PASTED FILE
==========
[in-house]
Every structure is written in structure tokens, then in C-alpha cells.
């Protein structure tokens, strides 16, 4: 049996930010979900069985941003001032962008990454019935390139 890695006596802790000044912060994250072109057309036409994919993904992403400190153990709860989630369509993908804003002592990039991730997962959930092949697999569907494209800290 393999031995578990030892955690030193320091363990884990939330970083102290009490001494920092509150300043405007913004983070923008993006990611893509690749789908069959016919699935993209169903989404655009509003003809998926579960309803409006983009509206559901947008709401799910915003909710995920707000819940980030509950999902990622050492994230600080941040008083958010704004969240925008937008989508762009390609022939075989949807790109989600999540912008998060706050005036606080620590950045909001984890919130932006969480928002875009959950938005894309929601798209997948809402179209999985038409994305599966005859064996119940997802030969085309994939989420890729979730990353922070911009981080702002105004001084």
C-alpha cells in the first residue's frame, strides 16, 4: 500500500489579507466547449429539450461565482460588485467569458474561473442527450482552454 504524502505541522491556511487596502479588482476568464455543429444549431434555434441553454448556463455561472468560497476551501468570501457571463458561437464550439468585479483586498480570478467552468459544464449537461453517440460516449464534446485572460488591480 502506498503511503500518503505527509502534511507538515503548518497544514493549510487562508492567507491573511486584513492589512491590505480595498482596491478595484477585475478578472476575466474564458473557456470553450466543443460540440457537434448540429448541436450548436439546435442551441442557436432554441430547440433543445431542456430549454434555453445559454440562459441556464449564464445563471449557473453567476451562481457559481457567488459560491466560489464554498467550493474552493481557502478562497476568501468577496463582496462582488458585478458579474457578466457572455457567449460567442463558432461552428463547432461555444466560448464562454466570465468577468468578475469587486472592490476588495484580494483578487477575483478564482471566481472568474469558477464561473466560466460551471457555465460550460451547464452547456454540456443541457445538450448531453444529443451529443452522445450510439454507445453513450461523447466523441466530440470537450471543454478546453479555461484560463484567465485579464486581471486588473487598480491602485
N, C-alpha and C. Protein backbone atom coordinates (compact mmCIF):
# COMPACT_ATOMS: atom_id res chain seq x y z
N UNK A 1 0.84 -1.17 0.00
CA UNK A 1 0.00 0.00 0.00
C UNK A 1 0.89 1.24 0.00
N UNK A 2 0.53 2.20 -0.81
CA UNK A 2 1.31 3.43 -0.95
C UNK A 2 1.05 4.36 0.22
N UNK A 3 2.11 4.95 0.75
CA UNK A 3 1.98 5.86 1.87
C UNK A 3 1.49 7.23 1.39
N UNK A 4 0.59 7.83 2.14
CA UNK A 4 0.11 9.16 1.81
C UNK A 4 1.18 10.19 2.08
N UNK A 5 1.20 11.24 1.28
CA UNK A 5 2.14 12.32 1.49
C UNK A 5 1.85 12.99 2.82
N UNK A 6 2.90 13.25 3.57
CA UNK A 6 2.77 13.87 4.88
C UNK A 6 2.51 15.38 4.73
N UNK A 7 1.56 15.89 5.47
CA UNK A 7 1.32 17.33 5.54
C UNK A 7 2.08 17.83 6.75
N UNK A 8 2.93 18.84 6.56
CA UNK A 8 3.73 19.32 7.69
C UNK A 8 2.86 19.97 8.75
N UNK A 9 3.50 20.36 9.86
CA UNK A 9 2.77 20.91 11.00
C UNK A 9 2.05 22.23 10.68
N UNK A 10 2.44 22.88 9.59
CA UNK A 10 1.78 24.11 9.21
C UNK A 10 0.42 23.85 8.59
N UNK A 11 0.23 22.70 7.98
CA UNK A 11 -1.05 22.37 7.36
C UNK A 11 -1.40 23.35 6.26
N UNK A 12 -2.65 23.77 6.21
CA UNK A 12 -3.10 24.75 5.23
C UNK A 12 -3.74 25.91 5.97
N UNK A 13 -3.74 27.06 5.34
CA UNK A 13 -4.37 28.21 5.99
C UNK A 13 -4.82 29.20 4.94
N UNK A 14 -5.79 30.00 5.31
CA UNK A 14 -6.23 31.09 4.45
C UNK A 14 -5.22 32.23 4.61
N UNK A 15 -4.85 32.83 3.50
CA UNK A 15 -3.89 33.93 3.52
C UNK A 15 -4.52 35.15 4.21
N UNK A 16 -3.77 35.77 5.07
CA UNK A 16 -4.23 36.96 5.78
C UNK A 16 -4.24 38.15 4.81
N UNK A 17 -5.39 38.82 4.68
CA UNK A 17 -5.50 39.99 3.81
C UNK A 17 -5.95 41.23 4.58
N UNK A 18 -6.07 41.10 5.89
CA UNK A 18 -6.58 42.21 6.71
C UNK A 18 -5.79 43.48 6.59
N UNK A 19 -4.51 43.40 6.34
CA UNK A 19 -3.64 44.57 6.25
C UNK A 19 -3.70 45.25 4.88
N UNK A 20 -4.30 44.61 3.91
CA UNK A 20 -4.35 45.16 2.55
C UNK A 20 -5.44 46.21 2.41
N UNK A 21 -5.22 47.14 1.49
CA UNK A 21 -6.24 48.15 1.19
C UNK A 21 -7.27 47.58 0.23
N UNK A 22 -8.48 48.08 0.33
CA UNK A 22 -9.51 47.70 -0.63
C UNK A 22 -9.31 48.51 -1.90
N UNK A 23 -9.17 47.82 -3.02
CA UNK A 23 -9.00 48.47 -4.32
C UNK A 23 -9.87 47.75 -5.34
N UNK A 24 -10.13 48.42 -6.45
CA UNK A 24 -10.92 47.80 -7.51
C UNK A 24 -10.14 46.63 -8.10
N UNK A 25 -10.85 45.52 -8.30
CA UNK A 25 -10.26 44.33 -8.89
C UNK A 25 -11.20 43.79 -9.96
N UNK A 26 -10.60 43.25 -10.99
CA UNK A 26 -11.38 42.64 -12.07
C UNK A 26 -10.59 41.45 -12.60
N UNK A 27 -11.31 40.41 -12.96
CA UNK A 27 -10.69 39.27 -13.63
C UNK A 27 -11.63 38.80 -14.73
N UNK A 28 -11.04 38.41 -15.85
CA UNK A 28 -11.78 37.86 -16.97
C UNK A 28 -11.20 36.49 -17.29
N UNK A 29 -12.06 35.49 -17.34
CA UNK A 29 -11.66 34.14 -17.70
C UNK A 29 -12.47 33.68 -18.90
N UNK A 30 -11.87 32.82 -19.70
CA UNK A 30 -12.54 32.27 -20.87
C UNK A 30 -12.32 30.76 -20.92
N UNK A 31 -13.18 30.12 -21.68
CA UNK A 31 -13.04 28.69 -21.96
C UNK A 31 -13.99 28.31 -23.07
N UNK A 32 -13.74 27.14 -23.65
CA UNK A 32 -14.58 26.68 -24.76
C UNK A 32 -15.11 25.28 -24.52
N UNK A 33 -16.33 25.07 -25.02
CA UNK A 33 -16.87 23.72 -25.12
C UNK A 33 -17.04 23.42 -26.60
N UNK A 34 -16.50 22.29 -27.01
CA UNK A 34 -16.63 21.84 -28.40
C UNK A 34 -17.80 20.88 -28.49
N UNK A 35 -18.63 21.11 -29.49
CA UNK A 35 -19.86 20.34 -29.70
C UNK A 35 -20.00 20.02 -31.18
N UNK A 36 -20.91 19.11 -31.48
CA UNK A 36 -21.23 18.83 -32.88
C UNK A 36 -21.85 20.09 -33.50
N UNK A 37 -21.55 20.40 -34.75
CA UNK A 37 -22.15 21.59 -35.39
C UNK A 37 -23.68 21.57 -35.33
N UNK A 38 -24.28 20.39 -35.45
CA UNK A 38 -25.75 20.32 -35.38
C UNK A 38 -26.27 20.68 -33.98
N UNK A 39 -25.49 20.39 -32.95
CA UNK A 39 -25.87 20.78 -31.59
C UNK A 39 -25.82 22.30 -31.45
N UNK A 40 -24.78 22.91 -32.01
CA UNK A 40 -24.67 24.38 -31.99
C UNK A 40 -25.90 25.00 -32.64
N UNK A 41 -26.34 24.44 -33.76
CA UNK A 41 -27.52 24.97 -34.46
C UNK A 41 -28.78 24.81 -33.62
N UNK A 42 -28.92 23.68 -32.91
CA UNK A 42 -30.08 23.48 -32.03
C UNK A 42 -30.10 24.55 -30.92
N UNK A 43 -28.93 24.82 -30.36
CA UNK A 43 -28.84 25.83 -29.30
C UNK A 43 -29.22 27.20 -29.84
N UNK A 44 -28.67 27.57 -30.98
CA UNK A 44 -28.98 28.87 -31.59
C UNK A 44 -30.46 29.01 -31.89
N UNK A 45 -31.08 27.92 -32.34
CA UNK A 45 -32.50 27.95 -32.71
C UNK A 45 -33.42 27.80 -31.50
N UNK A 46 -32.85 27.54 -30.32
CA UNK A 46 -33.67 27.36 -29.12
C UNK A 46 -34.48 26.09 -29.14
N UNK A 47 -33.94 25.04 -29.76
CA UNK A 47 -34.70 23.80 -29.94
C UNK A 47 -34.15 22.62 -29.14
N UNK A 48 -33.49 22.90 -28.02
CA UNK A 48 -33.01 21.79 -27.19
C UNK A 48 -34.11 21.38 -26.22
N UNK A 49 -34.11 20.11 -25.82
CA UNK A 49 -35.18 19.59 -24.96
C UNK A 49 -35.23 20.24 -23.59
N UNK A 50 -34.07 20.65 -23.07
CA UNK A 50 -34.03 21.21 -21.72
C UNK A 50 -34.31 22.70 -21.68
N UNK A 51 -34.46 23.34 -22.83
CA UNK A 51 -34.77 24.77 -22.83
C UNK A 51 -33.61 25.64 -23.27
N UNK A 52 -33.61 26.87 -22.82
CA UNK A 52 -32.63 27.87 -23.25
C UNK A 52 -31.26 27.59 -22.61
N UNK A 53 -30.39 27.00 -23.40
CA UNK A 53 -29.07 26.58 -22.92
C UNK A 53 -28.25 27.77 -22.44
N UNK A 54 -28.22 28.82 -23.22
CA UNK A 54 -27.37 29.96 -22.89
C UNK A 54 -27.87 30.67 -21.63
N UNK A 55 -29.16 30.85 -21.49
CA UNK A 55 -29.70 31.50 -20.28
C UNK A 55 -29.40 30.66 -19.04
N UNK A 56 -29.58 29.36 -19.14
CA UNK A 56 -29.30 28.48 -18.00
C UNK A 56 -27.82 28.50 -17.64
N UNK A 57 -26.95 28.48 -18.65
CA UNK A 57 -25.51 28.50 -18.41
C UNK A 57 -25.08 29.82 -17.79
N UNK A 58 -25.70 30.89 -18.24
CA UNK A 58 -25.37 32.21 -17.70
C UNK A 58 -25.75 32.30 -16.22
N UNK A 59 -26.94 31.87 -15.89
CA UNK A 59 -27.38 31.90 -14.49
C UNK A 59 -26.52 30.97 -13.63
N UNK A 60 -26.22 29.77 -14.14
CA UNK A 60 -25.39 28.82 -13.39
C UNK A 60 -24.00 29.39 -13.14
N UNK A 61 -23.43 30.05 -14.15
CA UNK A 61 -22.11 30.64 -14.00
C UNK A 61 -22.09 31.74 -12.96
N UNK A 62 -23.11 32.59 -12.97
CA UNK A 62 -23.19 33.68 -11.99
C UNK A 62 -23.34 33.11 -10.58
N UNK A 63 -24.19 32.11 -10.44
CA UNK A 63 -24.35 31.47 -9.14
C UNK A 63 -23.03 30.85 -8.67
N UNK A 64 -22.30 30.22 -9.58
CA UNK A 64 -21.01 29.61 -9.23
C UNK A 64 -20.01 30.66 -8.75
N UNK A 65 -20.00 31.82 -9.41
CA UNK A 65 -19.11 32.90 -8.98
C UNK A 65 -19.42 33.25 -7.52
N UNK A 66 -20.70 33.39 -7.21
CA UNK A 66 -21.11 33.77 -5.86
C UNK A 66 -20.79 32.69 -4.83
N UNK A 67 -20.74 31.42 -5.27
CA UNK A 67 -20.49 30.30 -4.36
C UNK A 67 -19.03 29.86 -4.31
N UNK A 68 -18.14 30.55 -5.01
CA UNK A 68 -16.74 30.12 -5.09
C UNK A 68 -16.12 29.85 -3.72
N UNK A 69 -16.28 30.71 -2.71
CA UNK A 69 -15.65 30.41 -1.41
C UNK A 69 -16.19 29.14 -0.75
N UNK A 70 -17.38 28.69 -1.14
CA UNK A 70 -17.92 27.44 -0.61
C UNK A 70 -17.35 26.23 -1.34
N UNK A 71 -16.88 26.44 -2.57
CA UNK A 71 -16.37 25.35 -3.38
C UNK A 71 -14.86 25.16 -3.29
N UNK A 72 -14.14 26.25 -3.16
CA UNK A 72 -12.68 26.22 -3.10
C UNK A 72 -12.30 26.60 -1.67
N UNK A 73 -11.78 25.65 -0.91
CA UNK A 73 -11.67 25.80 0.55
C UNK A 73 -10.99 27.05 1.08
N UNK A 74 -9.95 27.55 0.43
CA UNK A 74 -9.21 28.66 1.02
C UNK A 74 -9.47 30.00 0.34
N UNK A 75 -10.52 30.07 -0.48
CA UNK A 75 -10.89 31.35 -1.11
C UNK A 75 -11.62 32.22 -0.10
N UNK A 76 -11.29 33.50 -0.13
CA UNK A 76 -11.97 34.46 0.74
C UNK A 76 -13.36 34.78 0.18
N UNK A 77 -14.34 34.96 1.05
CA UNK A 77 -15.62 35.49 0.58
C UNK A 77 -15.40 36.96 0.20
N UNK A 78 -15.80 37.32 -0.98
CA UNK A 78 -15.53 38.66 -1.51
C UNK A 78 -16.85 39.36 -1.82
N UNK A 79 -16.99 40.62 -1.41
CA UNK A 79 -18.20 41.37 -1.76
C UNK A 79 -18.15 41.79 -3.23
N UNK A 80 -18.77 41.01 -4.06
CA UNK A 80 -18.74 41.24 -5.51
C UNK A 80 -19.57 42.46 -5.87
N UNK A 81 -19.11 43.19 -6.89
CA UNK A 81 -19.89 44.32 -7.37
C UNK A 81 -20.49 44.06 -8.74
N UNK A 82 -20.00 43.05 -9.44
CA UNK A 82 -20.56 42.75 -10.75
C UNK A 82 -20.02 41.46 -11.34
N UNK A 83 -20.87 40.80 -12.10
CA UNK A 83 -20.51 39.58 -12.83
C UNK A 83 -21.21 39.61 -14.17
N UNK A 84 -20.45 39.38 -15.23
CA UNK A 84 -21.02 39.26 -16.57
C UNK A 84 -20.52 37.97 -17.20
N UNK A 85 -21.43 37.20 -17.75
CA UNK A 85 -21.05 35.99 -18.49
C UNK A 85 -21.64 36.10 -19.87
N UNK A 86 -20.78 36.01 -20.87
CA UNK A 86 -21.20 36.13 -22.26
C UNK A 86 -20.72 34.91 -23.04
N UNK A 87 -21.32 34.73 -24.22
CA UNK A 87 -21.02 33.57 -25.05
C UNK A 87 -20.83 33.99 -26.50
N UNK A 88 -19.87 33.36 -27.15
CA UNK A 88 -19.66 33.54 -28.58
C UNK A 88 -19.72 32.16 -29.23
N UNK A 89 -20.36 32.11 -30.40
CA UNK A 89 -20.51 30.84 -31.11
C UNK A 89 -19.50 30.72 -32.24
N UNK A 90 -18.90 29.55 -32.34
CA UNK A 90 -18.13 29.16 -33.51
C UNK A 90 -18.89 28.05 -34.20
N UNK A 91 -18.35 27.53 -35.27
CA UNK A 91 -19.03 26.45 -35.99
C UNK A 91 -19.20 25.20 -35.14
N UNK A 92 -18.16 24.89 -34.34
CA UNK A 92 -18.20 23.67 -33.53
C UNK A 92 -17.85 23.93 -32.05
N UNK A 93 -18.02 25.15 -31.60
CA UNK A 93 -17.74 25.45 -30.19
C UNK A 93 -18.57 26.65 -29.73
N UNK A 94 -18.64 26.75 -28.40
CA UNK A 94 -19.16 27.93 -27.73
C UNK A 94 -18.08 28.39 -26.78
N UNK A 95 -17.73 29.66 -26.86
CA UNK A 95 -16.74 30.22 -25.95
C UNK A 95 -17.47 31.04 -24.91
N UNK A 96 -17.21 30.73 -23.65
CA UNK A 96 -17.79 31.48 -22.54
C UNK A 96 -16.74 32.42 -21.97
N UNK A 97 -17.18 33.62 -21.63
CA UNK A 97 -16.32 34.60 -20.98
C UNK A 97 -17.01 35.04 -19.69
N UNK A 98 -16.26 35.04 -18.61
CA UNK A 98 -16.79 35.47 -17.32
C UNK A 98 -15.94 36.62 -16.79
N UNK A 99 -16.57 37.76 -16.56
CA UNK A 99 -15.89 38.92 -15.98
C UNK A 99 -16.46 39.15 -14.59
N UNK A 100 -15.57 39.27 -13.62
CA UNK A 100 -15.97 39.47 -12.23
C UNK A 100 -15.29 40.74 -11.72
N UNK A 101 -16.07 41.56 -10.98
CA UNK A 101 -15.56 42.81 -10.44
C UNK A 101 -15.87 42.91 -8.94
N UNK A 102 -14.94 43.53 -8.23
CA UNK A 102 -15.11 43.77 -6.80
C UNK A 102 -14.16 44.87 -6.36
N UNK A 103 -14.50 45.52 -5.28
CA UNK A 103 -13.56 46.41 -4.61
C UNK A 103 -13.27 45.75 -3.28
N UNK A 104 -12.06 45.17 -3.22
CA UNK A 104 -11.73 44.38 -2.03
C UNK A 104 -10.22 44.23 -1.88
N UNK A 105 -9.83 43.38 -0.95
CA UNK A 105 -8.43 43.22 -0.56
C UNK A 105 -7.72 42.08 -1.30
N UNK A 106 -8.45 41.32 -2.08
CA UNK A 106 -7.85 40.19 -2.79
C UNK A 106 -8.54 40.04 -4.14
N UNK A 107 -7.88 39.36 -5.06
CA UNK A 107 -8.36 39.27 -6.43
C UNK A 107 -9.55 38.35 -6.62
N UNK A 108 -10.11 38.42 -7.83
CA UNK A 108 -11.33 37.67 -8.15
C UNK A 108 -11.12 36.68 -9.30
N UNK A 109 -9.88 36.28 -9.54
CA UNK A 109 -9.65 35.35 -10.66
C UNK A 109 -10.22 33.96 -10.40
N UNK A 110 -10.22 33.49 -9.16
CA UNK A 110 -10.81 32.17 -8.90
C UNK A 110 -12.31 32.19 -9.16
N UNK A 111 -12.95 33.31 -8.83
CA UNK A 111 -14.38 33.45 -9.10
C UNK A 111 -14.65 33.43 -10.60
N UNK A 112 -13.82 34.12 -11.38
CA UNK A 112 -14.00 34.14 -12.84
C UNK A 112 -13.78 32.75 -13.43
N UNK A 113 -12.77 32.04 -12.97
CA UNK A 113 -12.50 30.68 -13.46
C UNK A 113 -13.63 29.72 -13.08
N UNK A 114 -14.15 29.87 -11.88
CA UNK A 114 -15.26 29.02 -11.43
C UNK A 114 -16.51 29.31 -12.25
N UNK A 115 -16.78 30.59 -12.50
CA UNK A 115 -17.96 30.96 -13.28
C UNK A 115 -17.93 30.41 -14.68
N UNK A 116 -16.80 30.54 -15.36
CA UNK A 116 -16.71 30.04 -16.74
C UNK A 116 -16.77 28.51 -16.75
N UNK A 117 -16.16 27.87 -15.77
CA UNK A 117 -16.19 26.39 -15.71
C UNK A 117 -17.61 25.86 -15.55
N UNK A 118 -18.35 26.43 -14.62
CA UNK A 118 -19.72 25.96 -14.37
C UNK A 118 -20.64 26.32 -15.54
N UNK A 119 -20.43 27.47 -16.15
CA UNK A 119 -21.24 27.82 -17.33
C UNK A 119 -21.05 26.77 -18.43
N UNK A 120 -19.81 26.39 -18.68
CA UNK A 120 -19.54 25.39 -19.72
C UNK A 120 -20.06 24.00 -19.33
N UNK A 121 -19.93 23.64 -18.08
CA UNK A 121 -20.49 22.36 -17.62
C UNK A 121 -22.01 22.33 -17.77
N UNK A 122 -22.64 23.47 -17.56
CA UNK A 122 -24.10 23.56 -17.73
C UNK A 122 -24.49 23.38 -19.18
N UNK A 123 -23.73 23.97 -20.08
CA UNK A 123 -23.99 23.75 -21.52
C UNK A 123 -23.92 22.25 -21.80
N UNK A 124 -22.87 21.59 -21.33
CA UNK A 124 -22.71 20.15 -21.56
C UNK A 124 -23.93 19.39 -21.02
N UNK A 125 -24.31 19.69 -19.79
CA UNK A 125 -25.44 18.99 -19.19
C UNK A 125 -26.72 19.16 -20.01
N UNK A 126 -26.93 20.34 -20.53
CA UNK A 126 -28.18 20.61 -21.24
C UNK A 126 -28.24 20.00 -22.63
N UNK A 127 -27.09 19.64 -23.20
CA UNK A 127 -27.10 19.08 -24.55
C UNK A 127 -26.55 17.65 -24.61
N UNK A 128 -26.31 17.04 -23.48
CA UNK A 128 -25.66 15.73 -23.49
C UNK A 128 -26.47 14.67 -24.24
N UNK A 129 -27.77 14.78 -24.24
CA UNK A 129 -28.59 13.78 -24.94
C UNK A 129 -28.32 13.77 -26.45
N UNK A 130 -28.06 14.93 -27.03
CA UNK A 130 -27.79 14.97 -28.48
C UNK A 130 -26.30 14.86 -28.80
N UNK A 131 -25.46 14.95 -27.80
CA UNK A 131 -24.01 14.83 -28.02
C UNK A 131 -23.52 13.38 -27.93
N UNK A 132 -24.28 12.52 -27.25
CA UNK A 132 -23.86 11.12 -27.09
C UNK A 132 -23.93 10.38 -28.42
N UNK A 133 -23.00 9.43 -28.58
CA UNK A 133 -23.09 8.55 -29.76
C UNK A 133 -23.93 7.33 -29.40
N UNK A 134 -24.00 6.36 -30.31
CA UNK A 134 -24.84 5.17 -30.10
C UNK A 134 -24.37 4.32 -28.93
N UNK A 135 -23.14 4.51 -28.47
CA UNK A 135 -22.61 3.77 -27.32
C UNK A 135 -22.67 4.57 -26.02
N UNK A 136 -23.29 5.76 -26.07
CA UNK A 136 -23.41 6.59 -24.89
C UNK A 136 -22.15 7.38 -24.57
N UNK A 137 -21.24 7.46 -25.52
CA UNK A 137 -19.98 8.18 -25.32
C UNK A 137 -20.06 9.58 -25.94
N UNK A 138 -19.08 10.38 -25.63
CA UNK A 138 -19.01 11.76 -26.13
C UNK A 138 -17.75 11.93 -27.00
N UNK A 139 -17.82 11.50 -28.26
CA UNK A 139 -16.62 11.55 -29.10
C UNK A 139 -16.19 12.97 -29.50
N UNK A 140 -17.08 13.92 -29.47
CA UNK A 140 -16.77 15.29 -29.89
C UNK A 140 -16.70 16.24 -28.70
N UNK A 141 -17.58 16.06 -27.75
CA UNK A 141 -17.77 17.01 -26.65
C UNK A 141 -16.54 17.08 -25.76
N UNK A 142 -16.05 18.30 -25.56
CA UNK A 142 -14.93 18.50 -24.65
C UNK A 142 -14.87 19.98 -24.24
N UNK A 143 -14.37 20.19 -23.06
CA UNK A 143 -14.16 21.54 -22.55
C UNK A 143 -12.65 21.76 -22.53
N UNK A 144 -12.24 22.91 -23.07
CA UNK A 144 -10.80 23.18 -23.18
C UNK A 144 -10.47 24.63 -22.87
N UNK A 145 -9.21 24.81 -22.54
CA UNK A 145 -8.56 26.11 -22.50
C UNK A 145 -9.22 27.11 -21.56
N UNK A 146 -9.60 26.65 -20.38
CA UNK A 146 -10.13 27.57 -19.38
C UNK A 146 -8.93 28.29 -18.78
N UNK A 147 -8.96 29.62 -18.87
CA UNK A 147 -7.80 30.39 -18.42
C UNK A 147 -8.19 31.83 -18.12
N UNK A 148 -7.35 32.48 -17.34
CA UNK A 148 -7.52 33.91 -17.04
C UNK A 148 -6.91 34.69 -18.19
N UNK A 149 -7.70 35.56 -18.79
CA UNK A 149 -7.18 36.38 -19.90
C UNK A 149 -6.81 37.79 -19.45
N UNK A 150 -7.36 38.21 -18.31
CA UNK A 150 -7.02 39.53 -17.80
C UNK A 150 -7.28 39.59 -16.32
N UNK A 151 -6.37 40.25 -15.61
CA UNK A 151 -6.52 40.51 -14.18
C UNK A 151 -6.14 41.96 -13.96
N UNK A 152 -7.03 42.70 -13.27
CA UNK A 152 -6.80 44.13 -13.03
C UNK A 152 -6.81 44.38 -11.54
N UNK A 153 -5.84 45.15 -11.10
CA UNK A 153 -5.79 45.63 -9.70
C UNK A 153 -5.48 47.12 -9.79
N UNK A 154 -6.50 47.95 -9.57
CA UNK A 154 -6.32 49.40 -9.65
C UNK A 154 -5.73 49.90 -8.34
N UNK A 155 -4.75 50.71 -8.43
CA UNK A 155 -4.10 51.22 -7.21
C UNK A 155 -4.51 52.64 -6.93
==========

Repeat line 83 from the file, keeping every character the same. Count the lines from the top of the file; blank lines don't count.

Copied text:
CA UNK A 26 -11.38 42.64 -12.07